Anna Leask is senior police reporter for the New Zealand Herald.

Questioning of Thomas family okay, say experts

Arthur Allan Thomas.
Arthur Allan Thomas.

The family of Arthur Allan Thomas say police reviewing the unsolved 1970 murders of Harvey and Jeannette Crewe are harassing them by questioning their whereabouts at the time of the crime - but legal experts say it's not surprising.

In a Weekend Herald exclusive, it was revealed that Mr Thomas, his brother Richard, sister Margaret Stuckey and her husband Buster were interviewed by police, with some asked to provide alibis.

They also took Richard Thomas' rifle from the home of another brother, Desmond Thomas, for "testing".

It is not the same rifle police pinpointed as the murder weapon.

Mrs Stuckey said that after 43 years the police had "no right" to "interrogate" the family.

She felt they were trying to pin the murder on one of them.

Peter Williams QC, who represented Mr Thomas at the commission, said he was "shocked" by police "bloody-mindedness" towards Mr Thomas.

"In the absence of a confession by the true murderer or murderers, it is impossible now to say who killed the Crewes, but the time is now well overdue for the police to stop their false allegations against Arthur and show appropriate remorse for their misdeeds of the past," he said.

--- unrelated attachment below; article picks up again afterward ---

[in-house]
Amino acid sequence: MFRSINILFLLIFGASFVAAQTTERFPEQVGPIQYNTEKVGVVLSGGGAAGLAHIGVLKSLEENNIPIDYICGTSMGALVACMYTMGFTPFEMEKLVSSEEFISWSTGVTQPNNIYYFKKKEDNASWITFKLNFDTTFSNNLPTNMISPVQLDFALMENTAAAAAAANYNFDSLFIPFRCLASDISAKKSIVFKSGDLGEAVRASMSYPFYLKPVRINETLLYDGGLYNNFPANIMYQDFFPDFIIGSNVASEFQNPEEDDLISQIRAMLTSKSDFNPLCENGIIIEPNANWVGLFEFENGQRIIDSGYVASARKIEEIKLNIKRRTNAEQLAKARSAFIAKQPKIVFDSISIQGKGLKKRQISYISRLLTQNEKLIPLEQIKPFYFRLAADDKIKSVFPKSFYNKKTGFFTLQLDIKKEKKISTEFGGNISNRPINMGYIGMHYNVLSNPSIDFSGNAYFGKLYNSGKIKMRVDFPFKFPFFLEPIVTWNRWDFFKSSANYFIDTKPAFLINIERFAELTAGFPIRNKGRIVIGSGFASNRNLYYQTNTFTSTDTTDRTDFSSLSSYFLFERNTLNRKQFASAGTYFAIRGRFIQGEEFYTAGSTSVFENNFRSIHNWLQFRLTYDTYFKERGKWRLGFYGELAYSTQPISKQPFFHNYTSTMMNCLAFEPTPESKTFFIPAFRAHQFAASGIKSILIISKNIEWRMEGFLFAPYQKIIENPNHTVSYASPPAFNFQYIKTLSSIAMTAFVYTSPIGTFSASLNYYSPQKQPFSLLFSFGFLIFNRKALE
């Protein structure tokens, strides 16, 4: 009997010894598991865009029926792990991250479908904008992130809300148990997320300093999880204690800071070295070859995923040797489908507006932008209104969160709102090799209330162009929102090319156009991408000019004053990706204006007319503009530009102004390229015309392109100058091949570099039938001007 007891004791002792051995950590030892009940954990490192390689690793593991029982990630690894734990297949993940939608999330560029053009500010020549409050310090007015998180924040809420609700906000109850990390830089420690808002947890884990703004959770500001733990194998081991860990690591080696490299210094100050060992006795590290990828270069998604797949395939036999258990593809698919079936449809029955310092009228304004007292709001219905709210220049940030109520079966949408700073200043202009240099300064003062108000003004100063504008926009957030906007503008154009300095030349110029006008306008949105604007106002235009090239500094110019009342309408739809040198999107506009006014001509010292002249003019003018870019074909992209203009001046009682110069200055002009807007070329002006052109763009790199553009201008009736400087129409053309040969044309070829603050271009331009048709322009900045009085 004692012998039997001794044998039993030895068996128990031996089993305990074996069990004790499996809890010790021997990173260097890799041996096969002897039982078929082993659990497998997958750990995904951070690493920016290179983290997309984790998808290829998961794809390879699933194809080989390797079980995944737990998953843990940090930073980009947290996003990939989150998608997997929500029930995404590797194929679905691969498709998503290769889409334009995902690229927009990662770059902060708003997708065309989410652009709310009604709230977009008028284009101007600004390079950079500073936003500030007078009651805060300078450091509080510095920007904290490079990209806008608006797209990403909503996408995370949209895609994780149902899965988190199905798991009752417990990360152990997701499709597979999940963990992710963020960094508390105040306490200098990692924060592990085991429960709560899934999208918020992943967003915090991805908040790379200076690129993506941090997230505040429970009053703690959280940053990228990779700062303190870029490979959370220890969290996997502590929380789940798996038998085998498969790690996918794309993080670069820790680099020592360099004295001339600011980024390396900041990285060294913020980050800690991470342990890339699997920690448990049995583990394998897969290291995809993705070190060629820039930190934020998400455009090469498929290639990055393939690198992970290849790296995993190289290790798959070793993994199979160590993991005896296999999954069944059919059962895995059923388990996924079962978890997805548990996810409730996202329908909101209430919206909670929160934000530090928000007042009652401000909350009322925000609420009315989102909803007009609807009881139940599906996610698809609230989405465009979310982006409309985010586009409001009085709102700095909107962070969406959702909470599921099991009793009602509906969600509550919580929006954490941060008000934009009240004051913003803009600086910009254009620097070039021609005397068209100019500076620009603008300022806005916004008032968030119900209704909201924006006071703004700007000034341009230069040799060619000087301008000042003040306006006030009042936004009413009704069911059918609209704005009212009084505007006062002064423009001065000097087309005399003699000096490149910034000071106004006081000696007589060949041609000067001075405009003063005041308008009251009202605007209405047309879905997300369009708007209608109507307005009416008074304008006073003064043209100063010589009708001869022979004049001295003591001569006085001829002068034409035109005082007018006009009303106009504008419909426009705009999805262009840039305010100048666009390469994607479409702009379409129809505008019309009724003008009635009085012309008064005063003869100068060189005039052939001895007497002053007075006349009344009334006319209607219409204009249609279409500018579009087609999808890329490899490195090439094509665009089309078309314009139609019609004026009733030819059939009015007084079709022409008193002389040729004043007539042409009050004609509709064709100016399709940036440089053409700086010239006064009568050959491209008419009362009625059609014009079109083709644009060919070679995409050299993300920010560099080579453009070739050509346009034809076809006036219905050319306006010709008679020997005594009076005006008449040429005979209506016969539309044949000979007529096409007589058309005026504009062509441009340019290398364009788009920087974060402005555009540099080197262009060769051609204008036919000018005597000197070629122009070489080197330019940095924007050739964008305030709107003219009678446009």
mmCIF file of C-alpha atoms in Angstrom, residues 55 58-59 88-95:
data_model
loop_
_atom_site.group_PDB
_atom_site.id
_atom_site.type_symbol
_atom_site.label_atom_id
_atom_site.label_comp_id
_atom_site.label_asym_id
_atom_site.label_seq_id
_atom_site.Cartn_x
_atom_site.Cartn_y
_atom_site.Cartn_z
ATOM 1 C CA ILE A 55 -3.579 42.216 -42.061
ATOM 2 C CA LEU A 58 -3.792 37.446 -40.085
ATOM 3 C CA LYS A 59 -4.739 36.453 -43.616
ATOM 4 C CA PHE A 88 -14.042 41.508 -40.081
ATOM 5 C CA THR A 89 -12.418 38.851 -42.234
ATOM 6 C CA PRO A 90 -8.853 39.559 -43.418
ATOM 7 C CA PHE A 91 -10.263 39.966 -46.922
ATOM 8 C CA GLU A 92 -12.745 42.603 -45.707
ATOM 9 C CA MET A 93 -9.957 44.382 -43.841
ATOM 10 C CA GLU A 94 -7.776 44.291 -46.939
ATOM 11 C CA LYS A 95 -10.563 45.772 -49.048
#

But other legal experts said reinterviewing Mr Thomas and members of his family was an obvious and necessary step for the police reviewing the case.

Defence lawyer Lorraine Smith said the Stuckey and Thomas families should seek legal advice if they were unhappy with police questioning.

"My understanding is that Rochelle Crewe asked police to reopen the inquiry - that's exactly what the police are doing," she said.

"How can they possibly be criticised?"

A legal expert who preferred not to be named said: "I can't see what could possibly be wrong with police reinterviewing someone."

The Crewes were shot dead in their Pukekawa house and their bodies found in the Waikato River weeks later. Mr Thomas spent nine years in prison for the killings but was then pardoned.

A Royal Commission of Inquiry in 1980 ruled that neither Mr Thomas nor his rifle were involved in the murders, and found police planted evidence used to convict Thomas.

In 2010 the Crewes' only child, Rochelle, asked police to reopen the homicide case in a bid to finally find out who gunned down her parents.

Police agreed to conduct a "thorough analysis and assessment" of the file.

Police said the Stuckey and Thomas families were being offered an opportunity "to provide further information that could assist police in our assessment of the file".

- NZ Herald

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